Early this week, after what reportedly was a dramatic showdown on Locust Walk, Penn student Suzy McCray (C‘19) sued Ashley Wilder (C’19) for failing to follow through with lunch plans made earlier in the semester.

“Every time I passed her on Locust Walk,” Suzy wailed in between gasps for air as tears streaked down her face in the courtroom, “she would run over and be like ‘OH MY GAWD!! I HAVEN’T SEEN YOU IN A THOUSAND YEARS! WE HAVE TO GET LUNCH!’ But then we just never got lunch. And it made me feel like she didn’t actually want to get lunch with me. I mean, who does that to someone?!” The accuser seemed to have more to say but became thoroughly overwhelmed by emotion and had to be escorted out of the courtroom by a consoling and overpaid lawyer.

Defendant Wilder smacked gum as she watched Suzy’s departure with dead eyes and, presumably, a dead soul. The judge, one of the security guards at The Radian, where they both reside, called Ashley to the stand. The defendant conspicuously rolled her eyes and pulled her trendy baseball cap lower on her face.

“Like, yeah, it’s true. Whenever I see Suzy I literally have no idea who she is. But somehow, my invitation to get lunch spills out of me like word vomit. I try to hold it in, but it’s actually an involuntary reaction that I’m currently getting treated for.”

Medical problems notwithstanding, Wilder seemed to move both judge and jury with her impassioned and completely logical argument. Tears sparkled out of the corners of the doorman/judge’s eyes as he gazed down at the defendant.

“But like, when I say, 'Let’s get lunch,’ I never really mean, ‘Let’s get lunch,’” continued Wilder, rationally. “Once I realize who she is, I am obviously actually like, ‘I hate that you got with Alex Breaker at the ZBT party two weeks ago so I stopped speaking to you.' But now, like, I feel like a bad person because me and Alex Breaker have never actually spoken, you know? So I act really excited to see you until we pass each other so I can hate you in peace. And I feel like that’s really clear. My mouth is like, ‘Let’s get lunch’ but my eyes are like, ‘I will literally never get lunch with you.’ It’s not really my fault that she interpreted ‘Let’s get lunch’ as ‘I actually want to get lunch.’ That’s just weird. Like, does she even go here? This is so basic Penn.”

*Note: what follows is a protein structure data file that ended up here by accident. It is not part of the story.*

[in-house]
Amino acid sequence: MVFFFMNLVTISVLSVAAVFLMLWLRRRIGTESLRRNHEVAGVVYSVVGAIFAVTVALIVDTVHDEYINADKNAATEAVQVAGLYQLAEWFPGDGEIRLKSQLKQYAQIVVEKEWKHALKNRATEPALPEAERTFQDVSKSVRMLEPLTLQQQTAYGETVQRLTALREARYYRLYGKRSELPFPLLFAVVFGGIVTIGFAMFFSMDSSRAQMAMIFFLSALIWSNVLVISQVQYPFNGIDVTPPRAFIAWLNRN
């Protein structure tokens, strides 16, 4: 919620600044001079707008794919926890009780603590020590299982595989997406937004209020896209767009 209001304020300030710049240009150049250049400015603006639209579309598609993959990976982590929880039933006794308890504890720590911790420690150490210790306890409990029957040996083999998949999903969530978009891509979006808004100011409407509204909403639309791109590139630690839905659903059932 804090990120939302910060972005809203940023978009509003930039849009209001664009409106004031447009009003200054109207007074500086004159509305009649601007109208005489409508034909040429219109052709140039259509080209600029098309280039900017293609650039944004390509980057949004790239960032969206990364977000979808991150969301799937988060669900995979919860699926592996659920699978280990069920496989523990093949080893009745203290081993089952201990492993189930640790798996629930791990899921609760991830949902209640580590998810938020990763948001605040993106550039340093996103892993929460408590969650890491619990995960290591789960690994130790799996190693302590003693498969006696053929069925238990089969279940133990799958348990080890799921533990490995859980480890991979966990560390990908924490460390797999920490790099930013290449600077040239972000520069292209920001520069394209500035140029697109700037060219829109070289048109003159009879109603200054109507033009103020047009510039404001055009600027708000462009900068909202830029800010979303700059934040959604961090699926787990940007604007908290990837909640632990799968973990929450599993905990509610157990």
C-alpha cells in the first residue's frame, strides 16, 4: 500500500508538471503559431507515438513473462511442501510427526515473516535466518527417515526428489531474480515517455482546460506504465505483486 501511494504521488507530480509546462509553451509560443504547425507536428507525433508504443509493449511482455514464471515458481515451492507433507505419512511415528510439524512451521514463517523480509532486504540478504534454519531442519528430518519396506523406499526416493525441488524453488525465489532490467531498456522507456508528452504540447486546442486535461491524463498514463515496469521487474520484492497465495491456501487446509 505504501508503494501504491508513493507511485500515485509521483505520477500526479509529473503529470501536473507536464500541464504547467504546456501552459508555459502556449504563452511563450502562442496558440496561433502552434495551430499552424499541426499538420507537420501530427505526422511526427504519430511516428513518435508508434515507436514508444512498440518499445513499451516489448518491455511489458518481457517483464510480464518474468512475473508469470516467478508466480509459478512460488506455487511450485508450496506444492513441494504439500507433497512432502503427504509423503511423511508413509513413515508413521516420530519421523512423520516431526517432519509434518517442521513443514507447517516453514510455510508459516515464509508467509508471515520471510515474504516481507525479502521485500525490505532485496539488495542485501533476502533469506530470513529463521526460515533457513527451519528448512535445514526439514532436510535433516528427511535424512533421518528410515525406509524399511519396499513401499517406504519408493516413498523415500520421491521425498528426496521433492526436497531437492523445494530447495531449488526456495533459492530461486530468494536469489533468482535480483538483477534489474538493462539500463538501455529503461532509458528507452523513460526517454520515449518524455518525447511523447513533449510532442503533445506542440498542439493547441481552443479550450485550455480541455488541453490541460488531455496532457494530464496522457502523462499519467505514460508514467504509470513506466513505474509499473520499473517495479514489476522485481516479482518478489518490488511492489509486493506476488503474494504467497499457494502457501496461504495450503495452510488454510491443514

The jury, coincidentally made up exclusively of Wilder’s twenty best friends, who also all live in the Radian, stood up and enthusiastically applauded Ashley’s intelligent remarks. She, too, was escorted from the courtroom, carried by flakey Penn students cheering for their lawful right to pretend to be friendlier than they actually are.